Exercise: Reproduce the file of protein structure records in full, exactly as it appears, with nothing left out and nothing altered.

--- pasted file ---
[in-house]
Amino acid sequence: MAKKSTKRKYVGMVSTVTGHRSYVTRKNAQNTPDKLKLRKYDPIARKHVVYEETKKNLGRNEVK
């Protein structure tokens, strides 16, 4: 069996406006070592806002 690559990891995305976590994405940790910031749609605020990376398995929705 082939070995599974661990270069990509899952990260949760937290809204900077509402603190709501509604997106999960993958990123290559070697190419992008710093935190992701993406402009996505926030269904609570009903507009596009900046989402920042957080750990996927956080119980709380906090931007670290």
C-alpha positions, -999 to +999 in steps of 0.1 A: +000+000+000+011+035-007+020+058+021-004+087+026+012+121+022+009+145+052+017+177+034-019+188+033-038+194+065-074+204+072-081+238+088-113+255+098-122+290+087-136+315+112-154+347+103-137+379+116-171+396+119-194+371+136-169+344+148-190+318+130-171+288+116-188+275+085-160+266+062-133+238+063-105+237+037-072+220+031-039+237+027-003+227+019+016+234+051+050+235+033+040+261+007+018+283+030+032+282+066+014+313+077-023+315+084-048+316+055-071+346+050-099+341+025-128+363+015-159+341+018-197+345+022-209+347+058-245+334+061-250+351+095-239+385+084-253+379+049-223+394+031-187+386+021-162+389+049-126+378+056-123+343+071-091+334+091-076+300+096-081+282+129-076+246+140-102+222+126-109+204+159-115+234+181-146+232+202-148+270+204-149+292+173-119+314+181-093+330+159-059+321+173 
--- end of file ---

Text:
[in-house]
Amino acid sequence: MAKKSTKRKYVGMVSTVTGHRSYVTRKNAQNTPDKLKLRKYDPIARKHVVYEETKKNLGRNEVK
């Protein structure tokens, strides 16, 4: 069996406006070592806002 690559990891995305976590994405940790910031749609605020990376398995929705 082939070995599974661990270069990509899952990260949760937290809204900077509402603190709501509604997106999960993958990123290559070697190419992008710093935190992701993406402009996505926030269904609570009903507009596009900046989402920042957080750990996927956080119980709380906090931007670290």
C-alpha positions, -999 to +999 in steps of 0.1 A: +000+000+000+011+035-007+020+058+021-004+087+026+012+121+022+009+145+052+017+177+034-019+188+033-038+194+065-074+204+072-081+238+088-113+255+098-122+290+087-136+315+112-154+347+103-137+379+116-171+396+119-194+371+136-169+344+148-190+318+130-171+288+116-188+275+085-160+266+062-133+238+063-105+237+037-072+220+031-039+237+027-003+227+019+016+234+051+050+235+033+040+261+007+018+283+030+032+282+066+014+313+077-023+315+084-048+316+055-071+346+050-099+341+025-128+363+015-159+341+018-197+345+022-209+347+058-245+334+061-250+351+095-239+385+084-253+379+049-223+394+031-187+386+021-162+389+049-126+378+056-123+343+071-091+334+091-076+300+096-081+282+129-076+246+140-102+222+126-109+204+159-115+234+181-146+232+202-148+270+204-149+292+173-119+314+181-093+330+159-059+321+173 